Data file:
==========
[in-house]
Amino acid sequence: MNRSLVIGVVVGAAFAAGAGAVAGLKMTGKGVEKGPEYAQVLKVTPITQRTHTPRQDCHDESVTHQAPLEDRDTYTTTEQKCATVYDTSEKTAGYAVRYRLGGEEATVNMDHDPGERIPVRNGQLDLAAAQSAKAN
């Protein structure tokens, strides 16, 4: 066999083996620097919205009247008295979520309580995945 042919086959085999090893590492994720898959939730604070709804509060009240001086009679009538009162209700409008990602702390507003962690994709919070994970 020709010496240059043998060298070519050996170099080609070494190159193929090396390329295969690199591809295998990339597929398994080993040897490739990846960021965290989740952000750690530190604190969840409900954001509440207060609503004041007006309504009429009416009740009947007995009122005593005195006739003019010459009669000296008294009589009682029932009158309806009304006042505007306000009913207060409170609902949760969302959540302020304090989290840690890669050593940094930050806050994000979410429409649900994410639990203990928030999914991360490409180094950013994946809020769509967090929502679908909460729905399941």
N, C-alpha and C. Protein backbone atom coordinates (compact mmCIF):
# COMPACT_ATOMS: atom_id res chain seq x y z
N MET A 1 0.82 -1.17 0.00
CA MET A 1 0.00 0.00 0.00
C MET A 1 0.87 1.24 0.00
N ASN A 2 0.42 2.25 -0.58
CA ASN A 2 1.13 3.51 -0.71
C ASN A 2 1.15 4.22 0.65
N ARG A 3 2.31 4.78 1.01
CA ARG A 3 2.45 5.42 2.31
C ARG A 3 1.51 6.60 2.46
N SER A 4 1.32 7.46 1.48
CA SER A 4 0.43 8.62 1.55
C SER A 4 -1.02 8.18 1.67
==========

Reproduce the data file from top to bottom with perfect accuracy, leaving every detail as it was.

[in-house]
Amino acid sequence: MNRSLVIGVVVGAAFAAGAGAVAGLKMTGKGVEKGPEYAQVLKVTPITQRTHTPRQDCHDESVTHQAPLEDRDTYTTTEQKCATVYDTSEKTAGYAVRYRLGGEEATVNMDHDPGERIPVRNGQLDLAAAQSAKAN
């Protein structure tokens, strides 16, 4: 066999083996620097919205009247008295979520309580995945 042919086959085999090893590492994720898959939730604070709804509060009240001086009679009538009162209700409008990602702390507003962690994709919070994970 020709010496240059043998060298070519050996170099080609070494190159193929090396390329295969690199591809295998990339597929398994080993040897490739990846960021965290989740952000750690530190604190969840409900954001509440207060609503004041007006309504009429009416009740009947007995009122005593005195006739003019010459009669000296008294009589009682029932009158309806009304006042505007306000009913207060409170609902949760969302959540302020304090989290840690890669050593940094930050806050994000979410429409649900994410639990203990928030999914991360490409180094950013994946809020769509967090929502679908909460729905399941």
N, C-alpha and C. Protein backbone atom coordinates (compact mmCIF):
# COMPACT_ATOMS: atom_id res chain seq x y z
N MET A 1 0.82 -1.17 0.00
CA MET A 1 0.00 0.00 0.00
C MET A 1 0.87 1.24 0.00
N ASN A 2 0.42 2.25 -0.58
CA ASN A 2 1.13 3.51 -0.71
C ASN A 2 1.15 4.22 0.65
N ARG A 3 2.31 4.78 1.01
CA ARG A 3 2.45 5.42 2.31
C ARG A 3 1.51 6.60 2.46
N SER A 4 1.32 7.46 1.48
CA SER A 4 0.43 8.62 1.55
C SER A 4 -1.02 8.18 1.67